Henry Timrod Park - Florence, SC
History of the Henry Timrod Park
In the 1920s, Henry Timrod Park was developed and completed. In March 1924, The General Assembly created a Park Commission for the city. The members were Chairman B.S. Meeks, Dr. N.W. Hicks, J.C. Long, D.W. Alderman, F.L. Willcox, Mrs. E.E. Howell, and F.E. Wright. Legal problems which had delayed the development for several years were finally resolved. In March 1925, the board was authorized to buy and mortgage property for park purposes. The next month J.L. Barringer, for one dollar and "other valuable considerations", conveyed twenty acres on Gully Branch to the commission. (Rise Up So Early, A History of Florence County South Carolina, G. Wayne King p. 323)
The principal promoter of the Park was Janes D. Evans, a Florence attorney, and to him was left all the details of preparing the deeds and having them executed and recorded (Minutes of Council, 1913-1915, page 54).
At the request of the Park Commissioners and by the authority of the City Council, the firm of P.J. Berckmans Company, Landscape Gardeners, of Augusta, Georgia, prepared plans for the development of the Park, which development was estimated to cost $20,000. The question of beginning development in accordance with these plans came before the City Council at its regular meeting on November 16, 1916, and it was decided to await the outcome of a proposed bond election to finance the project before proceeding with the work (Minutes of Council, 1915-1917, page 193).
In 1926, the park was developed and beautified in accordance with the plan made by Berckmans. B.S. Meeks, Chairman of the Park Commission, was very active in much development. D.D. McCarthy was elected Superintendent of the Park, and devoted much time and attention to it. Being a practical horticulturalist, his work was outstanding.
History of the park's name
Henry Timrod, the South Carolina poet, taught school at one time on the Cannon Place Plantation, on the Old Marion highway. The Park was named for him, no doubt because the schoolhouse in which he taught was moved to City Park in 1938 and renaming it, Henry Timrod Park. It is located in the northeastern section of Timrod Park, near Timrod Park Drive.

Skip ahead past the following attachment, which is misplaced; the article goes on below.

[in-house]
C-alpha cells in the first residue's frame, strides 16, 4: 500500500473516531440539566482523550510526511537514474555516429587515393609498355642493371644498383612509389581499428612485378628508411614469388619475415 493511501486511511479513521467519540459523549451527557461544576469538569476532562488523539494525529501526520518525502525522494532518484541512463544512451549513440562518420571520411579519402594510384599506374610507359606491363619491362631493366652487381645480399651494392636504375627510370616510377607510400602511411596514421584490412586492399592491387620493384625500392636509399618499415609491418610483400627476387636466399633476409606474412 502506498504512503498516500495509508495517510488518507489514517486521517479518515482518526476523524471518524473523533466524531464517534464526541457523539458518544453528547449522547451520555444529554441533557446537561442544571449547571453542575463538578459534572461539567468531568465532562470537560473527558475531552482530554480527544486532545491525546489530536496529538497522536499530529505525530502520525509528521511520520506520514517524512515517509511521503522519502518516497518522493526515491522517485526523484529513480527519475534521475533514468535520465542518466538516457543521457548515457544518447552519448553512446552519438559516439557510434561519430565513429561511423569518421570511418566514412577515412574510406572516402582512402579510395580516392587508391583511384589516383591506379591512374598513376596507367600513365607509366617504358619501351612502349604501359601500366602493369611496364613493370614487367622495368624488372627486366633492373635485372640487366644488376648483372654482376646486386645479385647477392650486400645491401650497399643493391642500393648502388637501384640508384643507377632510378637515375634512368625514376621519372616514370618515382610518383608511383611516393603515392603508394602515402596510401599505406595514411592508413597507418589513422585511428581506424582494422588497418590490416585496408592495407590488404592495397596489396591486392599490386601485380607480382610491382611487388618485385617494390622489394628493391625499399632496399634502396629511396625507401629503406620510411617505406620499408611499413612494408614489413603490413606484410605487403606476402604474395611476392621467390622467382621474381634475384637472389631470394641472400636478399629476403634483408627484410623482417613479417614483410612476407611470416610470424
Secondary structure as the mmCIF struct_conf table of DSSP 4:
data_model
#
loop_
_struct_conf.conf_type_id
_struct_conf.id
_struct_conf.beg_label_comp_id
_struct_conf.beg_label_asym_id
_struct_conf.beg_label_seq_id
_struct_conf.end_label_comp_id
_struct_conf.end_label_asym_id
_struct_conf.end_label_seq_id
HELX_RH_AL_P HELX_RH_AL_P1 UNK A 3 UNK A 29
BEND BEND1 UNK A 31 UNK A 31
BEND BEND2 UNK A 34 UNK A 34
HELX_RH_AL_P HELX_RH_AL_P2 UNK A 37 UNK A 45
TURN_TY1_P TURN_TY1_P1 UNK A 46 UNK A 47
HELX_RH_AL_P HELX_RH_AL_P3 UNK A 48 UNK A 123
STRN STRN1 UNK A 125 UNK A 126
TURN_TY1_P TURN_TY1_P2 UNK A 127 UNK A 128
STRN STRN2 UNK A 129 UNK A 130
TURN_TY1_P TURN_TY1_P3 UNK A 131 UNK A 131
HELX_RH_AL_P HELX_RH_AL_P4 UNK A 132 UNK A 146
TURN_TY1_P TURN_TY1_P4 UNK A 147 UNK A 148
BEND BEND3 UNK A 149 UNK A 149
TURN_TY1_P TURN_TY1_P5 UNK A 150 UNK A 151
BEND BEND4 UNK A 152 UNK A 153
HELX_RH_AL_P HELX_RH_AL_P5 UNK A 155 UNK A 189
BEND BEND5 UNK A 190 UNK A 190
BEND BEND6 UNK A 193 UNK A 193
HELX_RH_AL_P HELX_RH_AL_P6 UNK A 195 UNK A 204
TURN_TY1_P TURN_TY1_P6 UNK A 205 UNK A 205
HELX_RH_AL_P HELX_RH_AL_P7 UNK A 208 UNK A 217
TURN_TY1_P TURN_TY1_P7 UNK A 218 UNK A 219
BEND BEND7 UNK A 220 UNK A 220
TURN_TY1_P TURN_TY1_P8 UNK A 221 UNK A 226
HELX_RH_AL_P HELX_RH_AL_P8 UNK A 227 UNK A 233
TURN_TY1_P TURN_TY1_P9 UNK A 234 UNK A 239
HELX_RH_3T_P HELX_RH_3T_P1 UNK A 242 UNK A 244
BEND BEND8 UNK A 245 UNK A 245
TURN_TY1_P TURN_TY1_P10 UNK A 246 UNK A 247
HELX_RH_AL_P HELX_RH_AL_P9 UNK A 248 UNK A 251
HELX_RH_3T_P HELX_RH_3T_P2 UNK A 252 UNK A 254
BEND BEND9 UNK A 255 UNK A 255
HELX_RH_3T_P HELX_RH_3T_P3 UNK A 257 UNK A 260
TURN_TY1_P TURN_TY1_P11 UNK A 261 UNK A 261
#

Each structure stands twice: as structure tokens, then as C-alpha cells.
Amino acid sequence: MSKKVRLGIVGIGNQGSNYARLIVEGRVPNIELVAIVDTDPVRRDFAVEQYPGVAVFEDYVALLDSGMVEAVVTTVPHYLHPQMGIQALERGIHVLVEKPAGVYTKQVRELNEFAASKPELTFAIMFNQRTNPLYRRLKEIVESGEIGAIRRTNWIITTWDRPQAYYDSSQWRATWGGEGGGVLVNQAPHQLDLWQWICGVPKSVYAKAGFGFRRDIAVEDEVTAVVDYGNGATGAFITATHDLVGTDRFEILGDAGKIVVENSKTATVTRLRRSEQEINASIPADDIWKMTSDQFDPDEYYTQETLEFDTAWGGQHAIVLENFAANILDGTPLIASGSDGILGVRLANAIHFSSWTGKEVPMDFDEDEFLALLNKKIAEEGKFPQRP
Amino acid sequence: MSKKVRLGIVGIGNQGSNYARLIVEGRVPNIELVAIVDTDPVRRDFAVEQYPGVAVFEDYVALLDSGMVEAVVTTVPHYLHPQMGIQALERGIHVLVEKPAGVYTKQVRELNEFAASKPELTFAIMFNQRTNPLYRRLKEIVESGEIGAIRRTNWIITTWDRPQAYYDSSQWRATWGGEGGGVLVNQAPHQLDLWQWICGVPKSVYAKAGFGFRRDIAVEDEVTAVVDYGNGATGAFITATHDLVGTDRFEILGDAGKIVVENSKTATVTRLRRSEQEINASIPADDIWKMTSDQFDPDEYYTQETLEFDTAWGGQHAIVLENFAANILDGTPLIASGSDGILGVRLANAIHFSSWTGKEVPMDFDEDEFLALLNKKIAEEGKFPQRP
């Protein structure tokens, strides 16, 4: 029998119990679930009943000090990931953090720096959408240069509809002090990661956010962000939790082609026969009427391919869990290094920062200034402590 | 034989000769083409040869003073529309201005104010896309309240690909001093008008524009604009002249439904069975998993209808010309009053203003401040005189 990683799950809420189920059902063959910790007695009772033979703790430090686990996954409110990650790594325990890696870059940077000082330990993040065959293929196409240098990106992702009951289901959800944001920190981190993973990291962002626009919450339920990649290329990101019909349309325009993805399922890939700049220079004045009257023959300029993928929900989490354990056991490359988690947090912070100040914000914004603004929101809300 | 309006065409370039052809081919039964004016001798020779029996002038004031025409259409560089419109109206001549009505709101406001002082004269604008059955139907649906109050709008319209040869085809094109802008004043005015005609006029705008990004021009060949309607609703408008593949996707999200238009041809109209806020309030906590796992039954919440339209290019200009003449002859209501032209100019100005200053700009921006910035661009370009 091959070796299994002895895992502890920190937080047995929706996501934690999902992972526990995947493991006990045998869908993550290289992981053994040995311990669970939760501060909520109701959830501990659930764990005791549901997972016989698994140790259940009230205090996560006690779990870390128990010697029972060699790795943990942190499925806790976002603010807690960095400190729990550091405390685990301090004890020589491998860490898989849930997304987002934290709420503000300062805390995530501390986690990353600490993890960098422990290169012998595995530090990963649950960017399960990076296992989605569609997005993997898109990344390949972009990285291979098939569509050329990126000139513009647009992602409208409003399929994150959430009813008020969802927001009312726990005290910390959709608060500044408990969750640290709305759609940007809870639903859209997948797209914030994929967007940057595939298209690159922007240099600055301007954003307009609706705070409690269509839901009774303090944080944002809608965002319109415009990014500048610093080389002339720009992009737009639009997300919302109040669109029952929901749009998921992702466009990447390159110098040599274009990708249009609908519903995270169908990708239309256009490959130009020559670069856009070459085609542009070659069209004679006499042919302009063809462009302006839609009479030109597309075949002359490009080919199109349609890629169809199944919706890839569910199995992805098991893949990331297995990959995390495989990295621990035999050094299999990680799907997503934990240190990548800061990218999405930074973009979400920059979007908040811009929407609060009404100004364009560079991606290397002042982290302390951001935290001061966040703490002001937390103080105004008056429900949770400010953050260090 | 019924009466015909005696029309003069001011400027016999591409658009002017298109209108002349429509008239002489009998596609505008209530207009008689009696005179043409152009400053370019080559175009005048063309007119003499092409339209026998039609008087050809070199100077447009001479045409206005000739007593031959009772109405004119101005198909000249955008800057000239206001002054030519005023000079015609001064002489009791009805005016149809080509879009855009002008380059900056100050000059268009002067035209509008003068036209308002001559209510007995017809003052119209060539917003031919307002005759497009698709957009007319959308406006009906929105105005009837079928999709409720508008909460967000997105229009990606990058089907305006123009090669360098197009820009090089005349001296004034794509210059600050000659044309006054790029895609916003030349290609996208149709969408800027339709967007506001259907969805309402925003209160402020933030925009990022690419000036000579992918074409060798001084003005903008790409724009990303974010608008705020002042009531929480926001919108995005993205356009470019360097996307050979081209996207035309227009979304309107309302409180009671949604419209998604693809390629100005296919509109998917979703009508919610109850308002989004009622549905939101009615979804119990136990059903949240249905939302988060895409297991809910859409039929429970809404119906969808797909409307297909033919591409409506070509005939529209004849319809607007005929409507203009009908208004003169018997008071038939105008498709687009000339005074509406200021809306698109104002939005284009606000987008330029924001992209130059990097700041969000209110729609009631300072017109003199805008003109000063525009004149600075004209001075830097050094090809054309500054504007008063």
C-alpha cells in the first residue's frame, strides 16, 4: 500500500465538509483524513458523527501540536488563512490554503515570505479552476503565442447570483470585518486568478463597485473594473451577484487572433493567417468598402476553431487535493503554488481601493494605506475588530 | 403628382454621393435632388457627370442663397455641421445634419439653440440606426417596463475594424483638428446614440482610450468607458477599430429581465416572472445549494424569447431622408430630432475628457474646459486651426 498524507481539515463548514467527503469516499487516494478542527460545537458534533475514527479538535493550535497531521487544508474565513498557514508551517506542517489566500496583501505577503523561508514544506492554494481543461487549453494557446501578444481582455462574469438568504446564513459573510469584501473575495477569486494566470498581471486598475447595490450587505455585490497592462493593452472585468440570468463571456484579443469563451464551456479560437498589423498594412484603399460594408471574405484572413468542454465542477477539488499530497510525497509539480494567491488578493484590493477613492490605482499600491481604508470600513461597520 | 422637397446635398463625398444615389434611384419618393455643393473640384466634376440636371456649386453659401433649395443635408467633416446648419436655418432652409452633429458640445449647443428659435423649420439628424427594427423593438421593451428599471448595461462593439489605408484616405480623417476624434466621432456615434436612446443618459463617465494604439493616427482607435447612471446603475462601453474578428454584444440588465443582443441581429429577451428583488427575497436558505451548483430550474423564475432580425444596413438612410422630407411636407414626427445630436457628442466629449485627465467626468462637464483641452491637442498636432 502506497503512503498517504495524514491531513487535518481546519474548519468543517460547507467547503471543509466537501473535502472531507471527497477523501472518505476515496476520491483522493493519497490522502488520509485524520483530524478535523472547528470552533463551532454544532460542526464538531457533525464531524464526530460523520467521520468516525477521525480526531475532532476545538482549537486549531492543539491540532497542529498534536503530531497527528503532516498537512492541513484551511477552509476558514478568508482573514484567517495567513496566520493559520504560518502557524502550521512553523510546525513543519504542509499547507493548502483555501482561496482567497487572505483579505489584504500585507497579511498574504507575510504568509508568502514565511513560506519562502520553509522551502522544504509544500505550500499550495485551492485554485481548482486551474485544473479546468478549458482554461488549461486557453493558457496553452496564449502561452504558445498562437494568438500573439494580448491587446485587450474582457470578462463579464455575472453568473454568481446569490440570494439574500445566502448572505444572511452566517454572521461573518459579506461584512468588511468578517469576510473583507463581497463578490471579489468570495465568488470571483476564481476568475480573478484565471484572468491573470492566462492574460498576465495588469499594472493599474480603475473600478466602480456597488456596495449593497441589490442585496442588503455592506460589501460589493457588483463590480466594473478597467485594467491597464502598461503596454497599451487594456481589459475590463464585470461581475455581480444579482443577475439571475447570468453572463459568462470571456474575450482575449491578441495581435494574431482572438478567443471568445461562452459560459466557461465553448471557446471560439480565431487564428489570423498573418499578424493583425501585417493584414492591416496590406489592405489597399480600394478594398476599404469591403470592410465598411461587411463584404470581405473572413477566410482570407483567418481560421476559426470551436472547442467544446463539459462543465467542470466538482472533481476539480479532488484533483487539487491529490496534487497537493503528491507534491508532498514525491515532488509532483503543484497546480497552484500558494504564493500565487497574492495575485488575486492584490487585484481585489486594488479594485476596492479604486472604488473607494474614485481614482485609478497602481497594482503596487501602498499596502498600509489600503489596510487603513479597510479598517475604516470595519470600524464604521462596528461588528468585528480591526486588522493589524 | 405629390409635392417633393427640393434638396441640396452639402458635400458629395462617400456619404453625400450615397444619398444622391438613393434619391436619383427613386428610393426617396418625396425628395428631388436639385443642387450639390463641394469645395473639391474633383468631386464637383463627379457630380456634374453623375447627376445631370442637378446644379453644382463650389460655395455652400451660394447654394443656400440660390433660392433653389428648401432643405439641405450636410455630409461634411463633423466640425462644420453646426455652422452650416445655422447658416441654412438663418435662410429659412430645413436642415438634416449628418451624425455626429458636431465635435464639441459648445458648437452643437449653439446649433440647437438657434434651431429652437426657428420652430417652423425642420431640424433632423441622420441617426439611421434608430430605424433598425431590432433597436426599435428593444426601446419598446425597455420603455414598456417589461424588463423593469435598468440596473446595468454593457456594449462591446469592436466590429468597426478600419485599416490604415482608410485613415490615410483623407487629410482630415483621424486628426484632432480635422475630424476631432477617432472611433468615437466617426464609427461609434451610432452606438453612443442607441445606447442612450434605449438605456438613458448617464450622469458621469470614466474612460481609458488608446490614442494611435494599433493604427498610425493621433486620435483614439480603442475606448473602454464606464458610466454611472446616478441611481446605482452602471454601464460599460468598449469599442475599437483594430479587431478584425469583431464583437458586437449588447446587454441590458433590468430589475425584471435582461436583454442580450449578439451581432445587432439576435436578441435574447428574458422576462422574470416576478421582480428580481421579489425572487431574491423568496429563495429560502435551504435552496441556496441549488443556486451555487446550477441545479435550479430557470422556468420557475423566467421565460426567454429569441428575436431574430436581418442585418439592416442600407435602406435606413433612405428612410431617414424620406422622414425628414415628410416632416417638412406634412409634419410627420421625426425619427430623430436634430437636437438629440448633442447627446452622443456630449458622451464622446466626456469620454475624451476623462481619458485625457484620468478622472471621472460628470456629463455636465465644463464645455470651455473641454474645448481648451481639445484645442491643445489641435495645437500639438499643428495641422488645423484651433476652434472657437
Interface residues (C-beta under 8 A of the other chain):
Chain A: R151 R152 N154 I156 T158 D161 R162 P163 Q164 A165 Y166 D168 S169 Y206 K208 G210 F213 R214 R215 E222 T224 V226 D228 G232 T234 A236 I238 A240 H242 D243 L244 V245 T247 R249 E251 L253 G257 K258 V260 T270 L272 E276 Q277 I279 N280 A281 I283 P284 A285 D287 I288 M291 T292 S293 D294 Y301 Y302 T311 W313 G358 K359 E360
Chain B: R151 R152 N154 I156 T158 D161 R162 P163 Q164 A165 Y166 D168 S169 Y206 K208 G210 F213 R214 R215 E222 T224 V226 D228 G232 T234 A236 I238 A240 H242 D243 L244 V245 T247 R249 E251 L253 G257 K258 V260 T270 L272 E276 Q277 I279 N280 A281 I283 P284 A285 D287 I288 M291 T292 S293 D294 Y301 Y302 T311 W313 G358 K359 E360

History as a nature park
Alex Brunson stated in an article from the Florence Morning News in 1952, "the history of Timrod Park, from it's beginnings as a swamp with wild violets growing along the banks of Gully Branch". Mrs. Brunson also described the multitude of azaleas, camellias, iris and hydrangea varieties of magnolia and numerous rare plants from all over the country which now grow there.
A 1948, Florence Morning News Article states, "nearly all the plants in the park were raised either by cutting in the park nursery." It also stated that landscape maps for Henry Timrod Park were made in 1920. In 1948, the park contained about 5,000 azalea plants and approximately 500 hydrangea bushes. Certain rare trees growing in the park included: several camphor trees; two tung-oil trees, several species of rare magnolias including a collection of oriental and native magnolia types and several paw-paw trees. Also tea family and camellia family and a fine collection of various types of hollies including- youpon and oriental types.
There was also collection of double white and rose altheas also growing in Timrod Park.
Henry Timrod Park - Today
Henry Timrod Park is 18 acres at 400 Timrod Park Drive. It has 14 lighted tennis courts, a playground, picnic areas, a picnic shelter, a gazebo, a fitness area, an amphitheater and nature trails.
The latest happenings...
Timrod Park Rain Garden Project
Volunteers will gather at Timrod Park this week to build an innovative bioretention cell, better known as a "rain garden". It will be located just behind the play ground area. The new rain garden is being created under the direction of Terasa Young, Natural Resource Agent - Carolina Clear Clemson Extension.
Rain gardens are a terrific home project, because they are a beautiful landscape feature that catch and filter polluted runoff from rooftops, driveways and other hard surfaces. Rain gardens also help reduce flooding on your property and create habitat for birds and butterflies. Rain gardens are very affordable options for homeowners compared with traditional pipe and drain systems, and require minimal time or skill to maintain each year.
The Timrod Park bioretention project will consist of .25 acres of swale and rain garden/bioretention treatment area which will be planted with native vegetation. River rock will be used to provide aesthetics as well as stabilize inlets and outlets to the larger depression areas. We are thrilled this area of Timrod Park was selected for this project. Not only will it help protect water quality, it will add an aesthetically pleasing feature to the park.